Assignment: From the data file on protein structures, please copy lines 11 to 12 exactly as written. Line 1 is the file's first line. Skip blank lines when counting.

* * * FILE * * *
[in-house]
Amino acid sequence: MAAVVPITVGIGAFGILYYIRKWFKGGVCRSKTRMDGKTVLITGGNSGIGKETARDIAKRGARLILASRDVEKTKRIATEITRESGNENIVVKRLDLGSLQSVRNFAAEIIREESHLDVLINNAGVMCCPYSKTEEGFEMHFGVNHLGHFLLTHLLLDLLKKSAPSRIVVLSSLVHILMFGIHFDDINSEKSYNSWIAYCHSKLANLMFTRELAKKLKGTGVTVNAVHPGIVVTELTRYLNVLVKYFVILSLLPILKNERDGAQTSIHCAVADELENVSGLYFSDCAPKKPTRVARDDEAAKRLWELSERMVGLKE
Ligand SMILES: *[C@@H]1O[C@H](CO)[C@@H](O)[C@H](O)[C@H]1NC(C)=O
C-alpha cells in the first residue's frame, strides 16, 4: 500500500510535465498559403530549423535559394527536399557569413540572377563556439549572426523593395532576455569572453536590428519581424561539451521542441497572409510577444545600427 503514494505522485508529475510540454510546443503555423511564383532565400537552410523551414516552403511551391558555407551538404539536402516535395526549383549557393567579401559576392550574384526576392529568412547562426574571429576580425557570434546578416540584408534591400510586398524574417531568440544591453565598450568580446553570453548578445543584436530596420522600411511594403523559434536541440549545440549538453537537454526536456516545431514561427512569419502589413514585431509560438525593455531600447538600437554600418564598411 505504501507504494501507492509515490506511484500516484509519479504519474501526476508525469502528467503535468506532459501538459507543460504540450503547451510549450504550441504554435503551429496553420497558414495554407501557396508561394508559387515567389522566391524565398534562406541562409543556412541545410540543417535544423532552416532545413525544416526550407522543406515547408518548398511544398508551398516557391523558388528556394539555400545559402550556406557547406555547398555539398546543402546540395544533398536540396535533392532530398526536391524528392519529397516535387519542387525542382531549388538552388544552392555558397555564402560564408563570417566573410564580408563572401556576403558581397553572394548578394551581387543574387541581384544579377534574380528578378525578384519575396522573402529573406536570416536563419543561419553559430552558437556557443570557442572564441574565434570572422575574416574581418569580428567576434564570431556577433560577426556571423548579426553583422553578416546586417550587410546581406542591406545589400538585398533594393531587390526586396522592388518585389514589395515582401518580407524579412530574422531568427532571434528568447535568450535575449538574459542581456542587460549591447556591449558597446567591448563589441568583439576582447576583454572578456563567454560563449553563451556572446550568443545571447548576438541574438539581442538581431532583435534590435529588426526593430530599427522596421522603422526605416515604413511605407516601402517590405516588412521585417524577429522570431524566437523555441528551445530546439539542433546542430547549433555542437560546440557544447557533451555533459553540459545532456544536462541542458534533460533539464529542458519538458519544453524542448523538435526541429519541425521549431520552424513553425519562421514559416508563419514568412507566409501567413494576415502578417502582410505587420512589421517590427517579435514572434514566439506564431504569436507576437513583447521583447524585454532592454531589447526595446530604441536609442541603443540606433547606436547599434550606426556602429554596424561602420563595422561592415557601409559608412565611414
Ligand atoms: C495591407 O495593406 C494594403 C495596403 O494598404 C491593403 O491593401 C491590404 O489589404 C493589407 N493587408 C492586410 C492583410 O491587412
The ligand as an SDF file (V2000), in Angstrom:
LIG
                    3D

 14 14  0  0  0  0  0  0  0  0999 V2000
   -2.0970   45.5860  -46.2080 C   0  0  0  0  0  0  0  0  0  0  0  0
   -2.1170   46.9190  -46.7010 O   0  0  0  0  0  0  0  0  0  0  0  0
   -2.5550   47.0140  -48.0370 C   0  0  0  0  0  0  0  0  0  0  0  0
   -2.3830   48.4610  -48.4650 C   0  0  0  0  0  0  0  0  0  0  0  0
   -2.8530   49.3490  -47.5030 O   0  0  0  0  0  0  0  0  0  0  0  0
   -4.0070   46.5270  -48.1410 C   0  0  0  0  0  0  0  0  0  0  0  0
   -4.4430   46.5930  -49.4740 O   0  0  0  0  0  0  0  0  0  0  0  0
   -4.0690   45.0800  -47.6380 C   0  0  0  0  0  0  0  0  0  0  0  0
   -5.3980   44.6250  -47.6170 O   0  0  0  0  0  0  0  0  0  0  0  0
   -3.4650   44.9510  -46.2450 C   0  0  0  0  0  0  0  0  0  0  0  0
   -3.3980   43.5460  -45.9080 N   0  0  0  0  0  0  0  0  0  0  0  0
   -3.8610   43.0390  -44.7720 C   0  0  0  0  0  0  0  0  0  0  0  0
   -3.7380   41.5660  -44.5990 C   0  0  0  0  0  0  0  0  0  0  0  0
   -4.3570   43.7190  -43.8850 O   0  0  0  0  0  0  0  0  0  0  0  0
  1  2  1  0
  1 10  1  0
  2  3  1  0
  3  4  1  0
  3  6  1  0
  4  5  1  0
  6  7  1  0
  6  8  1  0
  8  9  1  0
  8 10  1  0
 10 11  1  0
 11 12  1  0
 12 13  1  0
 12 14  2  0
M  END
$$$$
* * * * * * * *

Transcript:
   -2.1170   46.9190  -46.7010 O   0  0  0  0  0  0  0  0  0  0  0  0
   -2.5550   47.0140  -48.0370 C   0  0  0  0  0  0  0  0  0  0  0  0